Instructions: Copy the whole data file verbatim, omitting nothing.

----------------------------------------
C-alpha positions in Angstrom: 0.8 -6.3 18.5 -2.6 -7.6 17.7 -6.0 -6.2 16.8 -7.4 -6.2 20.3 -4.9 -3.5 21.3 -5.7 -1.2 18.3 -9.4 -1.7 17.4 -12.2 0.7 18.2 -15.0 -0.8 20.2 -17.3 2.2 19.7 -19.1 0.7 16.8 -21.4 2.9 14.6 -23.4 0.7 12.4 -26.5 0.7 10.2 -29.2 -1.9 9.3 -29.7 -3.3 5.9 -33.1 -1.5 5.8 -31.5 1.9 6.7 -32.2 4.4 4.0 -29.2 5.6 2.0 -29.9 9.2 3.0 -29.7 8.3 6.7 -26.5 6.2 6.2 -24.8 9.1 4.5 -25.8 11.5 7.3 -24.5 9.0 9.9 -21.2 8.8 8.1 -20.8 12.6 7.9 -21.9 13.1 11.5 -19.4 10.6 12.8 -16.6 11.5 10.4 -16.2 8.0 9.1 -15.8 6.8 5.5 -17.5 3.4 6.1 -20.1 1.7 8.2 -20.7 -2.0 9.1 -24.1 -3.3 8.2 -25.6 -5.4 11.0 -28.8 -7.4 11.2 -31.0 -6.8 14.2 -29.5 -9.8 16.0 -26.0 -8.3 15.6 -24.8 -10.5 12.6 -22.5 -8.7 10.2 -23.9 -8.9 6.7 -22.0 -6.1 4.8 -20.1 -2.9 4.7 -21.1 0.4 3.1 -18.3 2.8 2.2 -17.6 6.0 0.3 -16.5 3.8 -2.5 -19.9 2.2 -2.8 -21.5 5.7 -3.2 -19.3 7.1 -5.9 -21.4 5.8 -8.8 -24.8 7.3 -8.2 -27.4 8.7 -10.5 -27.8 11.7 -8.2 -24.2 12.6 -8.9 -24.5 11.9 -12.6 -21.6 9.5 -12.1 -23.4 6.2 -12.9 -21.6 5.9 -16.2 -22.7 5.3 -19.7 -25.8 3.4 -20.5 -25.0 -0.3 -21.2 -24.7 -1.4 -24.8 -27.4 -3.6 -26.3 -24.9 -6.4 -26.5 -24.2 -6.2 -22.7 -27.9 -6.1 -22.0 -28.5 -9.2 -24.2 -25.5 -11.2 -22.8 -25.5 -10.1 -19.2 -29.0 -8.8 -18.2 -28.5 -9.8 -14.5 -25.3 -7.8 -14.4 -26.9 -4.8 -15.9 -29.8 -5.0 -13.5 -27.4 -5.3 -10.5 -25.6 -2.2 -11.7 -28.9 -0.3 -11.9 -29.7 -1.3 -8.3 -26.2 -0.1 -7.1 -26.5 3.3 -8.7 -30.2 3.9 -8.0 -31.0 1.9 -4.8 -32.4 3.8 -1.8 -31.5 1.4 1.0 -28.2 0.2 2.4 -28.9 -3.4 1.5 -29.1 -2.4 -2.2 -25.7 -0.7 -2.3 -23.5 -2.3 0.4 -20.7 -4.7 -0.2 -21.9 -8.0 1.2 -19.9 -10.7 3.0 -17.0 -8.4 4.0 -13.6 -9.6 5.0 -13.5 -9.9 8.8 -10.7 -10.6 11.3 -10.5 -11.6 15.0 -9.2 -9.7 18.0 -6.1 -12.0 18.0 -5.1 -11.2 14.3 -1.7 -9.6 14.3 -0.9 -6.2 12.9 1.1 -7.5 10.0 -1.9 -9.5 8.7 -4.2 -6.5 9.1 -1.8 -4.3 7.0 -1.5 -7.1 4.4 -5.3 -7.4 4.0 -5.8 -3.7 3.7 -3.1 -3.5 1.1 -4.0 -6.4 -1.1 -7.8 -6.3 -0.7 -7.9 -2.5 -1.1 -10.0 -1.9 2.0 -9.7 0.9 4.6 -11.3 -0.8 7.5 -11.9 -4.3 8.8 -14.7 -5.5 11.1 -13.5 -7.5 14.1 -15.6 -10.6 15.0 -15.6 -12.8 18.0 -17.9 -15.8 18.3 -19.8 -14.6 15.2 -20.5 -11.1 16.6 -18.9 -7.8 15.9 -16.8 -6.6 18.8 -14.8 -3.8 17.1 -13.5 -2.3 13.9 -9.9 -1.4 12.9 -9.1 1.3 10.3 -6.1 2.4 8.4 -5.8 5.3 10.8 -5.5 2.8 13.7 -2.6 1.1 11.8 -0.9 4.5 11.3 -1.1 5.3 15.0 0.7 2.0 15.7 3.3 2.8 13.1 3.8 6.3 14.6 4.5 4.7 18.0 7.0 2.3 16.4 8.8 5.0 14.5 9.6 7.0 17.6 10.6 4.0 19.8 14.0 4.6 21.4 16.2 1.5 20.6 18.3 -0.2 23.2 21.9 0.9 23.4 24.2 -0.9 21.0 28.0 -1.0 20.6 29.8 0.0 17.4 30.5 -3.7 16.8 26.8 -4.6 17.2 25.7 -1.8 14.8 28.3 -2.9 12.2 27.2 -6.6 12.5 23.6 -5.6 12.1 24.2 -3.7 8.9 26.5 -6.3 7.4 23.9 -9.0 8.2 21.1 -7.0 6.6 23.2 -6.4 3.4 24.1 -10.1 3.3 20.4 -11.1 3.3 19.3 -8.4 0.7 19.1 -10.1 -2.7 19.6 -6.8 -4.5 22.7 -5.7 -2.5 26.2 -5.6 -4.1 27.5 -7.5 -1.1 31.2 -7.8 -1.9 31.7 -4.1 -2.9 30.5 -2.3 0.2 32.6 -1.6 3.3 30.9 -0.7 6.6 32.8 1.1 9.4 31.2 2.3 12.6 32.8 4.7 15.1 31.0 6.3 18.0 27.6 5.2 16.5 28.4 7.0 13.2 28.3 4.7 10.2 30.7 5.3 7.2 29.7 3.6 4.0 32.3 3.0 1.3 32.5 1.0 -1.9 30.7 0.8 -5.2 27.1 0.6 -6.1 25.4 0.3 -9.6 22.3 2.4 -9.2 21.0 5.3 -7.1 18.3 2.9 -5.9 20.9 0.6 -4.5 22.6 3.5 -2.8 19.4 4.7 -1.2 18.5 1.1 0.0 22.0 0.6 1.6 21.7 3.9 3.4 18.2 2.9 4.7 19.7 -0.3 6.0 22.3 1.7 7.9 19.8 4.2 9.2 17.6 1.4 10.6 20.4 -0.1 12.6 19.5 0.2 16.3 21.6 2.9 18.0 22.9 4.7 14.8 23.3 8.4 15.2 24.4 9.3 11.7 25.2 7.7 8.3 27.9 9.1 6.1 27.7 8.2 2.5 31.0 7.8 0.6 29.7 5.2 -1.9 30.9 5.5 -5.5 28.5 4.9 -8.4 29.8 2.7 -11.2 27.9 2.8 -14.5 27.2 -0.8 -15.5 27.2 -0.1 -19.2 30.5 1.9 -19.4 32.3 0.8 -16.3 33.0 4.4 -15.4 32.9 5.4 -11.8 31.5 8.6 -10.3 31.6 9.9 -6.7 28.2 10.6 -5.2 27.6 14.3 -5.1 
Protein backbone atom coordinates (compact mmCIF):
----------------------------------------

C-alpha positions in Angstrom: 0.8 -6.3 18.5 -2.6 -7.6 17.7 -6.0 -6.2 16.8 -7.4 -6.2 20.3 -4.9 -3.5 21.3 -5.7 -1.2 18.3 -9.4 -1.7 17.4 -12.2 0.7 18.2 -15.0 -0.8 20.2 -17.3 2.2 19.7 -19.1 0.7 16.8 -21.4 2.9 14.6 -23.4 0.7 12.4 -26.5 0.7 10.2 -29.2 -1.9 9.3 -29.7 -3.3 5.9 -33.1 -1.5 5.8 -31.5 1.9 6.7 -32.2 4.4 4.0 -29.2 5.6 2.0 -29.9 9.2 3.0 -29.7 8.3 6.7 -26.5 6.2 6.2 -24.8 9.1 4.5 -25.8 11.5 7.3 -24.5 9.0 9.9 -21.2 8.8 8.1 -20.8 12.6 7.9 -21.9 13.1 11.5 -19.4 10.6 12.8 -16.6 11.5 10.4 -16.2 8.0 9.1 -15.8 6.8 5.5 -17.5 3.4 6.1 -20.1 1.7 8.2 -20.7 -2.0 9.1 -24.1 -3.3 8.2 -25.6 -5.4 11.0 -28.8 -7.4 11.2 -31.0 -6.8 14.2 -29.5 -9.8 16.0 -26.0 -8.3 15.6 -24.8 -10.5 12.6 -22.5 -8.7 10.2 -23.9 -8.9 6.7 -22.0 -6.1 4.8 -20.1 -2.9 4.7 -21.1 0.4 3.1 -18.3 2.8 2.2 -17.6 6.0 0.3 -16.5 3.8 -2.5 -19.9 2.2 -2.8 -21.5 5.7 -3.2 -19.3 7.1 -5.9 -21.4 5.8 -8.8 -24.8 7.3 -8.2 -27.4 8.7 -10.5 -27.8 11.7 -8.2 -24.2 12.6 -8.9 -24.5 11.9 -12.6 -21.6 9.5 -12.1 -23.4 6.2 -12.9 -21.6 5.9 -16.2 -22.7 5.3 -19.7 -25.8 3.4 -20.5 -25.0 -0.3 -21.2 -24.7 -1.4 -24.8 -27.4 -3.6 -26.3 -24.9 -6.4 -26.5 -24.2 -6.2 -22.7 -27.9 -6.1 -22.0 -28.5 -9.2 -24.2 -25.5 -11.2 -22.8 -25.5 -10.1 -19.2 -29.0 -8.8 -18.2 -28.5 -9.8 -14.5 -25.3 -7.8 -14.4 -26.9 -4.8 -15.9 -29.8 -5.0 -13.5 -27.4 -5.3 -10.5 -25.6 -2.2 -11.7 -28.9 -0.3 -11.9 -29.7 -1.3 -8.3 -26.2 -0.1 -7.1 -26.5 3.3 -8.7 -30.2 3.9 -8.0 -31.0 1.9 -4.8 -32.4 3.8 -1.8 -31.5 1.4 1.0 -28.2 0.2 2.4 -28.9 -3.4 1.5 -29.1 -2.4 -2.2 -25.7 -0.7 -2.3 -23.5 -2.3 0.4 -20.7 -4.7 -0.2 -21.9 -8.0 1.2 -19.9 -10.7 3.0 -17.0 -8.4 4.0 -13.6 -9.6 5.0 -13.5 -9.9 8.8 -10.7 -10.6 11.3 -10.5 -11.6 15.0 -9.2 -9.7 18.0 -6.1 -12.0 18.0 -5.1 -11.2 14.3 -1.7 -9.6 14.3 -0.9 -6.2 12.9 1.1 -7.5 10.0 -1.9 -9.5 8.7 -4.2 -6.5 9.1 -1.8 -4.3 7.0 -1.5 -7.1 4.4 -5.3 -7.4 4.0 -5.8 -3.7 3.7 -3.1 -3.5 1.1 -4.0 -6.4 -1.1 -7.8 -6.3 -0.7 -7.9 -2.5 -1.1 -10.0 -1.9 2.0 -9.7 0.9 4.6 -11.3 -0.8 7.5 -11.9 -4.3 8.8 -14.7 -5.5 11.1 -13.5 -7.5 14.1 -15.6 -10.6 15.0 -15.6 -12.8 18.0 -17.9 -15.8 18.3 -19.8 -14.6 15.2 -20.5 -11.1 16.6 -18.9 -7.8 15.9 -16.8 -6.6 18.8 -14.8 -3.8 17.1 -13.5 -2.3 13.9 -9.9 -1.4 12.9 -9.1 1.3 10.3 -6.1 2.4 8.4 -5.8 5.3 10.8 -5.5 2.8 13.7 -2.6 1.1 11.8 -0.9 4.5 11.3 -1.1 5.3 15.0 0.7 2.0 15.7 3.3 2.8 13.1 3.8 6.3 14.6 4.5 4.7 18.0 7.0 2.3 16.4 8.8 5.0 14.5 9.6 7.0 17.6 10.6 4.0 19.8 14.0 4.6 21.4 16.2 1.5 20.6 18.3 -0.2 23.2 21.9 0.9 23.4 24.2 -0.9 21.0 28.0 -1.0 20.6 29.8 0.0 17.4 30.5 -3.7 16.8 26.8 -4.6 17.2 25.7 -1.8 14.8 28.3 -2.9 12.2 27.2 -6.6 12.5 23.6 -5.6 12.1 24.2 -3.7 8.9 26.5 -6.3 7.4 23.9 -9.0 8.2 21.1 -7.0 6.6 23.2 -6.4 3.4 24.1 -10.1 3.3 20.4 -11.1 3.3 19.3 -8.4 0.7 19.1 -10.1 -2.7 19.6 -6.8 -4.5 22.7 -5.7 -2.5 26.2 -5.6 -4.1 27.5 -7.5 -1.1 31.2 -7.8 -1.9 31.7 -4.1 -2.9 30.5 -2.3 0.2 32.6 -1.6 3.3 30.9 -0.7 6.6 32.8 1.1 9.4 31.2 2.3 12.6 32.8 4.7 15.1 31.0 6.3 18.0 27.6 5.2 16.5 28.4 7.0 13.2 28.3 4.7 10.2 30.7 5.3 7.2 29.7 3.6 4.0 32.3 3.0 1.3 32.5 1.0 -1.9 30.7 0.8 -5.2 27.1 0.6 -6.1 25.4 0.3 -9.6 22.3 2.4 -9.2 21.0 5.3 -7.1 18.3 2.9 -5.9 20.9 0.6 -4.5 22.6 3.5 -2.8 19.4 4.7 -1.2 18.5 1.1 0.0 22.0 0.6 1.6 21.7 3.9 3.4 18.2 2.9 4.7 19.7 -0.3 6.0 22.3 1.7 7.9 19.8 4.2 9.2 17.6 1.4 10.6 20.4 -0.1 12.6 19.5 0.2 16.3 21.6 2.9 18.0 22.9 4.7 14.8 23.3 8.4 15.2 24.4 9.3 11.7 25.2 7.7 8.3 27.9 9.1 6.1 27.7 8.2 2.5 31.0 7.8 0.6 29.7 5.2 -1.9 30.9 5.5 -5.5 28.5 4.9 -8.4 29.8 2.7 -11.2 27.9 2.8 -14.5 27.2 -0.8 -15.5 27.2 -0.1 -19.2 30.5 1.9 -19.4 32.3 0.8 -16.3 33.0 4.4 -15.4 32.9 5.4 -11.8 31.5 8.6 -10.3 31.6 9.9 -6.7 28.2 10.6 -5.2 27.6 14.3 -5.1 
Protein backbone atom coordinates (compact mmCIF):